While she sat contemplating over the thoughts of a lost youth the sea billowed like the manifestation of a million sighs. A broken vase, scattered feathers, spilled ink and a torn rainbow – thoughts of a lost youth. She remembered she had wanted a child. An unshaped mound of wet clay. An arbitrariness that laughed with dimples. A tenderness that emoted without prejudices. She had wanted a child.
A child meant a little warm breathing kiss. A nimble nakedness. A meaninglessness with wide eyes, waiting to be loved and bathed. A canvas. She had always wanted a child.
A house with terracotta horses and a bronze vessel with floating lotuses. Like the ones in the pseudo designer boutiques where you can only laugh at the reeking opulence. Yet she had wanted those in her home where she would give them meaning. She had wanted a long wooden swing with brass chains and a sleeping man in it. She had wanted to be the woman with a nose ring and anklets peeping from the dark interiors of a dim-lit room; the open roof throwing selected rays of the sun onto the courtyard. She had wanted to brew coffee from roasted beans, the aroma permeating the kitchen. She had wanted to be in that house of a past birth near the well and the karivepilai waving its leaves in the breeze. Near the washing stone and the few shoots of sesame that sprouted from the fertile earth. Near the murungai tree and the baby vaazhai offspring. She wanted to pick tomatoes and pumpkins from the garden and watch the coconut trees sway their heads to the sounds of an ancient veena. Thoughts of a lost youth.
A small boy came her way. He wanted her to buy some sundal. He carried a tin drum indifferently. It resembled the biscuit tins her dad brought back from foreign trips. Those biscuit tins were filled with biscuits shaped like many animals. As a child, she used to imagine she was a carnivore when she ate those biscuits. Now they were available in excess at a certain departmental store with fifteen branches. The boy called her “akka”. What was she to him? What was her father to his? She laughed at this connection.
She remembered that there was a certain contagious epidemic in the city and eating anything at the beach was not a safe proposition. The boy was a child. He placed the tin drum next to her and began digging the sand with bare hands. She said “Yaay! Don’t do that!” The boy grinned sheepishly but continued to pick the sand and rain it through his fingers. She said, “Do you give out sundal with these same hands? It will give everyone a tummy ache.” He continued to grin sheepishly.
His hair was dry as a shrub. His face had patches of grime. His shirt looked like his father’s, oversized and awkward. His hands were thin and nimble. He wore a black amulet around his neck. His fingers were tiny. She asked him if he went to school. He said he went to school in the mornings. She knew he was lying. She knew he built sand castles, ran errands for his master, sold fish at the auctions, swam in the sea and teased the dogs and chicken all morning. He did not go to school. In fact, he feigned a tummy ache, conjunctivitis, a bruise and a throat ache to not go to school. He was only a child like all other children. She smiled at him.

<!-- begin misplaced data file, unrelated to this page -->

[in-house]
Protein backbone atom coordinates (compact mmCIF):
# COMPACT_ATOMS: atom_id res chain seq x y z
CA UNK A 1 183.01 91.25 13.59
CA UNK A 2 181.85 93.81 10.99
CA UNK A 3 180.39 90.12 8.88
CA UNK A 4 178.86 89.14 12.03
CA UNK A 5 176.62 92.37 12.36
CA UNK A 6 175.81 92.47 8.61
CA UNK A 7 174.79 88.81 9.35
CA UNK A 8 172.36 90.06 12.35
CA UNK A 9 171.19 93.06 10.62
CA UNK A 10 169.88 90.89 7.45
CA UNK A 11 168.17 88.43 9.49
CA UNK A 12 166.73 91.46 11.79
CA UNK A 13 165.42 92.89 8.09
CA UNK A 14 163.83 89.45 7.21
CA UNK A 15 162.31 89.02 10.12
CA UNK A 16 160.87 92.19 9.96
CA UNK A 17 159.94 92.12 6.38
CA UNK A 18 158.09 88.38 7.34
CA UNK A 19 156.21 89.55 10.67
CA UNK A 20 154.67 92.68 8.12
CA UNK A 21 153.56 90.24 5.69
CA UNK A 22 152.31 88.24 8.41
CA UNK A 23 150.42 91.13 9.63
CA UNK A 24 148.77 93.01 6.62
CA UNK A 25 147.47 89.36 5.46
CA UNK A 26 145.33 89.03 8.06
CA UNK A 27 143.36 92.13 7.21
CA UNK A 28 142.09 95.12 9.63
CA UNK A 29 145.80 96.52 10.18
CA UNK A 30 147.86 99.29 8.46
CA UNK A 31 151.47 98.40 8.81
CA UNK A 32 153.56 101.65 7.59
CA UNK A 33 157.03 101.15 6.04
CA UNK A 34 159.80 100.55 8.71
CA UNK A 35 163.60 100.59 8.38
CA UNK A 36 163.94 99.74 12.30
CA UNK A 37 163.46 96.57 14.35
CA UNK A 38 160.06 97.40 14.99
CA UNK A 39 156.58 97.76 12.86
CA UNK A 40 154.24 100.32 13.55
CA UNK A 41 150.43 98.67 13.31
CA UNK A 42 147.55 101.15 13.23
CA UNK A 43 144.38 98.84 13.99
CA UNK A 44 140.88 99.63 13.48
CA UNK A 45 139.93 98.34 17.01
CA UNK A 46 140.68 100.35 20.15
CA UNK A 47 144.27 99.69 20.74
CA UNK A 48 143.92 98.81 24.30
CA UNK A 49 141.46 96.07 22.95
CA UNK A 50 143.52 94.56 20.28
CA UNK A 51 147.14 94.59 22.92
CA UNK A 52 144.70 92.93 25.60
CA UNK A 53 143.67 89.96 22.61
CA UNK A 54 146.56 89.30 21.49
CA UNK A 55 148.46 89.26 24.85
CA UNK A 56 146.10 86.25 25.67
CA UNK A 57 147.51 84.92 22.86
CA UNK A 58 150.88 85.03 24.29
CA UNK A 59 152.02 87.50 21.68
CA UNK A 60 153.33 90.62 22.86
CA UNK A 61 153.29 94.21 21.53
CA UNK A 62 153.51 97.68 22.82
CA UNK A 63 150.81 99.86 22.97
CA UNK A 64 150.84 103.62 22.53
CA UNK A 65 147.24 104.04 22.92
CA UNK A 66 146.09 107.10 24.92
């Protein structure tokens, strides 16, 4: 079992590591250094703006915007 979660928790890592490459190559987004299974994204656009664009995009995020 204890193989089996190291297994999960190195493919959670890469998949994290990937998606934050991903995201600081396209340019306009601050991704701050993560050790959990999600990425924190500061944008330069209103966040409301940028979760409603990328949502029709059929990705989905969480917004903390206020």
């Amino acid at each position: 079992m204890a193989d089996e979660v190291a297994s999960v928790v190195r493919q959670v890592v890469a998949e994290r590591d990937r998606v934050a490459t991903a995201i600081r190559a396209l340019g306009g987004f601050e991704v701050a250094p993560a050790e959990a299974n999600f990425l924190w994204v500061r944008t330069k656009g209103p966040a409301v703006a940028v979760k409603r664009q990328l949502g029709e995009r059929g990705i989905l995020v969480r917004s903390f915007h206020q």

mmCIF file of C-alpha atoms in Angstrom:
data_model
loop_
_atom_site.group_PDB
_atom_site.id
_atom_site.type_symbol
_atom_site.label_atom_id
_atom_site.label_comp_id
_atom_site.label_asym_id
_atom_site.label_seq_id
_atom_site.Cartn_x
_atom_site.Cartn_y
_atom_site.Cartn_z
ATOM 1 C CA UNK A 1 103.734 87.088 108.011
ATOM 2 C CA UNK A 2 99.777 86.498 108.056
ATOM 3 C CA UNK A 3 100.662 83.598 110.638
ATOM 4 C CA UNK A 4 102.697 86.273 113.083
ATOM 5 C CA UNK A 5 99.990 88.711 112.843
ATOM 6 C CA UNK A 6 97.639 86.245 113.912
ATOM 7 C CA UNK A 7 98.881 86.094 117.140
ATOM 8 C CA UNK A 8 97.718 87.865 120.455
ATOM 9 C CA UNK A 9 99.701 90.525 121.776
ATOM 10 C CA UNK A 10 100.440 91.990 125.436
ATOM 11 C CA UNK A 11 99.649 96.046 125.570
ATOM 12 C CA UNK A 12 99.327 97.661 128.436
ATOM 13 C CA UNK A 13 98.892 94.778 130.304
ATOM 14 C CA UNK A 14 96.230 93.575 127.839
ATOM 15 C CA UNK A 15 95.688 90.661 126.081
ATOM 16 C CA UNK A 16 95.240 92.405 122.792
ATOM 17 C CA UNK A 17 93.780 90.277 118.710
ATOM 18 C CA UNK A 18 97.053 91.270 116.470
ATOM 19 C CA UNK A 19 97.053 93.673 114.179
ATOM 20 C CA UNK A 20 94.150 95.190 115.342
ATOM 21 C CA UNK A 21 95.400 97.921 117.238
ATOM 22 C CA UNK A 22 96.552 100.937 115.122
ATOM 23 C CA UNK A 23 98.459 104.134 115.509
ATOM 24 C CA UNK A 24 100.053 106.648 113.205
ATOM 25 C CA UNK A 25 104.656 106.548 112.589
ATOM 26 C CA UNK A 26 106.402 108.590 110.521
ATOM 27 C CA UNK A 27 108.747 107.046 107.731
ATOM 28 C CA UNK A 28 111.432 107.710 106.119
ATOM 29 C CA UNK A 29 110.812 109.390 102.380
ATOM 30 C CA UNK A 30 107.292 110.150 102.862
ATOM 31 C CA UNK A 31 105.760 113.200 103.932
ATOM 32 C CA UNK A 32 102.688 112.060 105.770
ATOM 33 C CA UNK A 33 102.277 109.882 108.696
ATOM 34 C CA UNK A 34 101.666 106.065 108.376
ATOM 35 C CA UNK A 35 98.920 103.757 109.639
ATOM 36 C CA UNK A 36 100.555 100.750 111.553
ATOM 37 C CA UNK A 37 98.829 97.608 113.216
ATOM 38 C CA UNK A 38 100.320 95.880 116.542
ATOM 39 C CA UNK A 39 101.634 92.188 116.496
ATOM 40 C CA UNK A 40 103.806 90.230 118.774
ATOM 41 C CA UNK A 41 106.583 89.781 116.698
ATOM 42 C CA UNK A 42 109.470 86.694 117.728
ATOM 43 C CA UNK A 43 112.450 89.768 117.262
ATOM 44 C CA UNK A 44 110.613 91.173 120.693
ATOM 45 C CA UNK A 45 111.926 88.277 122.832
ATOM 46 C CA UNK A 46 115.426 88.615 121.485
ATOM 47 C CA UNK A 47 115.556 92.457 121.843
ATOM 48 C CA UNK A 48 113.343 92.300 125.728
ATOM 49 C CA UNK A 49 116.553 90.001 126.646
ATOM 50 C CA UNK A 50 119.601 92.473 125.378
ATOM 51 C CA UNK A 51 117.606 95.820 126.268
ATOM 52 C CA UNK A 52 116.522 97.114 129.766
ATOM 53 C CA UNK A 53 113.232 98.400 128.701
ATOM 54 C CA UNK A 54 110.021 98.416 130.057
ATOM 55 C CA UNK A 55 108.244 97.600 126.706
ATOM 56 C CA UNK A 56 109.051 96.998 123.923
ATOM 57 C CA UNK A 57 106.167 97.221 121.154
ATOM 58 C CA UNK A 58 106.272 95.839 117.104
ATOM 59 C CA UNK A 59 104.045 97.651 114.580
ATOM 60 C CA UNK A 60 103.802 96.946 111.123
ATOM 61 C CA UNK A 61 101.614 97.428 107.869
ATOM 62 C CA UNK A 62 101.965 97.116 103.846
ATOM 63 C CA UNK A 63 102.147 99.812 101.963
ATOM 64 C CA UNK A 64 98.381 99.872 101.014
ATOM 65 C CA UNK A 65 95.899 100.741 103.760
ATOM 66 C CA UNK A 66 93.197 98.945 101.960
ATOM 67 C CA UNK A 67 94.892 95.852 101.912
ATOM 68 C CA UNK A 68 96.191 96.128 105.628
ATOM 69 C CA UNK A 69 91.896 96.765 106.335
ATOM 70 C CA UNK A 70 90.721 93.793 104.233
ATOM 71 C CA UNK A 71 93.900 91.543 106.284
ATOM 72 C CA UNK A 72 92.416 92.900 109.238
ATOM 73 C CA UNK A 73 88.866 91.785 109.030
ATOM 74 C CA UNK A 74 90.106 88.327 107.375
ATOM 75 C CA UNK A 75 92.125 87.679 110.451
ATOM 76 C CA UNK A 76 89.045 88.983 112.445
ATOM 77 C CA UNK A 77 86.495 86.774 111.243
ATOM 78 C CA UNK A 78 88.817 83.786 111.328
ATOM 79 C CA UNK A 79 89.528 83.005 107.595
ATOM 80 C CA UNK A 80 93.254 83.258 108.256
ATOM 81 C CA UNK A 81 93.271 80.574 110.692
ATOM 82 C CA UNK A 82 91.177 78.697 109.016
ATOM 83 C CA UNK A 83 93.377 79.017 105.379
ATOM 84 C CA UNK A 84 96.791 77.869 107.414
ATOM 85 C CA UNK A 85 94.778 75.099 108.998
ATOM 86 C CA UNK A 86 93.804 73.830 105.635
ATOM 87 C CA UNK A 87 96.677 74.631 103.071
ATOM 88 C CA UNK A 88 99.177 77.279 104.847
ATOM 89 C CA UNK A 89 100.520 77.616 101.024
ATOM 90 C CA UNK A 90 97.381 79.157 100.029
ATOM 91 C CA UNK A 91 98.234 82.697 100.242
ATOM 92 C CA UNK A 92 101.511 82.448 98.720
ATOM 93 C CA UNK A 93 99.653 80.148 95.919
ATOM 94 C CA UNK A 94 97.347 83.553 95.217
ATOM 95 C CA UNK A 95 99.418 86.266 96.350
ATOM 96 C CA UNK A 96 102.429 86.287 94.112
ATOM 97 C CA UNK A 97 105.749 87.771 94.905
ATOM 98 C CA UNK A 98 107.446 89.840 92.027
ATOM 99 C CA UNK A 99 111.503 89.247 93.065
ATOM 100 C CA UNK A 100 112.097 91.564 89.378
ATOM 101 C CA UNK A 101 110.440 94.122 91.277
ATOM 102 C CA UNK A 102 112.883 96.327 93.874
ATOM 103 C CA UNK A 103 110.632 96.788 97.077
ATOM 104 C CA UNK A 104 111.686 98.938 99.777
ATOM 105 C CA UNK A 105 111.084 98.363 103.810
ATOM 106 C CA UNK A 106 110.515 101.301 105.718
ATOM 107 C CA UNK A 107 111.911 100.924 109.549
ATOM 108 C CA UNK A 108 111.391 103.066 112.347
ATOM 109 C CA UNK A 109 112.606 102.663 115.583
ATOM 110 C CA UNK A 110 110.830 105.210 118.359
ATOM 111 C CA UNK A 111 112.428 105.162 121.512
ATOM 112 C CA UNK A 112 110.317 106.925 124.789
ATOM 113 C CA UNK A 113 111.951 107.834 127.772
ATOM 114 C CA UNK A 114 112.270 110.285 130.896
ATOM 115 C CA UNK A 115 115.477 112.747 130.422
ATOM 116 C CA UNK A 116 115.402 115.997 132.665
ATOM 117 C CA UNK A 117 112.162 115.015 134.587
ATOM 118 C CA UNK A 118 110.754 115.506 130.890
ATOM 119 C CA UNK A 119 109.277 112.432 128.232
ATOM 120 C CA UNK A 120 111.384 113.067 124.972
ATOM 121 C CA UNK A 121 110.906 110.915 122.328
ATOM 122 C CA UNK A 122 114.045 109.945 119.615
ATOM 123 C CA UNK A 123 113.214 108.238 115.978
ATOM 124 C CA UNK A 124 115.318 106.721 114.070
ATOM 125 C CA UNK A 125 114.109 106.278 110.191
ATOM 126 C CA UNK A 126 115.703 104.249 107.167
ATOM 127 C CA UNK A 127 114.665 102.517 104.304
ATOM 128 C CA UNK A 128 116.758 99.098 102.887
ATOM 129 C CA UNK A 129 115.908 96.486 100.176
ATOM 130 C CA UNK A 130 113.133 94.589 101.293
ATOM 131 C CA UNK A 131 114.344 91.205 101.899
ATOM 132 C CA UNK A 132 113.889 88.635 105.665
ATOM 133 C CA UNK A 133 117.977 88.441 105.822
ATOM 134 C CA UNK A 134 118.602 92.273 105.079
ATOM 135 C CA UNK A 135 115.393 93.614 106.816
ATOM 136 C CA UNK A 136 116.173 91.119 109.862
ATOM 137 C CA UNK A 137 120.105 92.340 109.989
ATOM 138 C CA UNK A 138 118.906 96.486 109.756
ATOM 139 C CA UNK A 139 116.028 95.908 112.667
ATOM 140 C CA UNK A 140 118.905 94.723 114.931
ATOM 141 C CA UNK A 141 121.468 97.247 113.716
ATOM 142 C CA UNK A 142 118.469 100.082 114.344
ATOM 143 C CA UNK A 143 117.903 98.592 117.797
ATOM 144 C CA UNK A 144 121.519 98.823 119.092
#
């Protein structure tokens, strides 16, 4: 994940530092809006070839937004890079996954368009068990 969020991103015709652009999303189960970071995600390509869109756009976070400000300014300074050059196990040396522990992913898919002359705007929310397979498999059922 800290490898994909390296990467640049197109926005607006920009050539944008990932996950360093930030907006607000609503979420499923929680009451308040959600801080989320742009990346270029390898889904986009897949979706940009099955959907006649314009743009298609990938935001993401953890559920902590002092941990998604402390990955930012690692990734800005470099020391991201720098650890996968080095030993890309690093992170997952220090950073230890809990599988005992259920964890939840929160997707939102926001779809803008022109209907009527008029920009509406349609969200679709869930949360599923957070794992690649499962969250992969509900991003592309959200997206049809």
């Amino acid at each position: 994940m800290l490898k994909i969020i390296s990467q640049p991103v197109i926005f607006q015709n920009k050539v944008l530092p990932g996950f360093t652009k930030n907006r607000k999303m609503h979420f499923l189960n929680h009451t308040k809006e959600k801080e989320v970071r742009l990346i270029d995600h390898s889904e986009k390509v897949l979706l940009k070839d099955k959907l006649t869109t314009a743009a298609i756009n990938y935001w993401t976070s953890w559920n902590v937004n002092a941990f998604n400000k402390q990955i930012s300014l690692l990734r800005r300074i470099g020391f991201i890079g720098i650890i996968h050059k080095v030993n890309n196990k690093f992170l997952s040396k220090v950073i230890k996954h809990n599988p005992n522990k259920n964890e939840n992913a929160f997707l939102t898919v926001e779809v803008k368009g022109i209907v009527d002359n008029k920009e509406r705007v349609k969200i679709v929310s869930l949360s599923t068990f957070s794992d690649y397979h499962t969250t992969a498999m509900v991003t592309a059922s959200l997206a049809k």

She suddenly wanted to take this child to the garden where she sat all alone the previous day. To the park where all the children fought for their turn to be on the swing. To the ice cream parlor where the children smeared ice cream on their noses and threw a hundred tantrums. To the big book shop with tiny colorful books for children his age. She wanted to pick him up and cuddle up with him. She wanted to tell him of the years she spent waiting for him. She wanted to plant a kiss on his grimy forehead. She wanted to bathe him in pink bubbly soap and scrub him till he screamed. She wanted to wipe his wet hair with a fluffy towel and powder him with an expensive baby powder. She wanted to make hot paruppu rice and roast potatoes and feed him while they watched Oswald on TV.
She asked him if he would come away with her. “Will you come with me?” she asked. He was worldly wise. Though he was not so old, he knew the pain of disappointments, the laughter of the wicked, the shrewdness of businessmen and the smiles of the cunning. He looked at her and once again flashed the same grin. She could not gauge much out of it.
He was far away from her world. All he could think of was to sell all the sundal and go home with the day’s earnings. All he could think of was the game of street cricket he would play in the lamp light, with his friends. Who he would beat up that evening, how many scars he would have in comparison to Raju, how he would buy a big ship, how he would sell prawns the next day, how his baby sister would tug at his shirt back at home – His head was a jumble of thoughts and sleeplessness. He asked her if she would take some sundal. He seemed to have a refrain, “Akka! Please, ka! I have not sold anything from the morning..” He kept saying this almost involuntarily.
He was bored now. He scratched his head and picked up his tin drum, its contents intact. He spotted some potential customer at a distance and ambled away, leaving her to her thoughts of a lost youth. The sea billowed like the manifestation of a million sighs.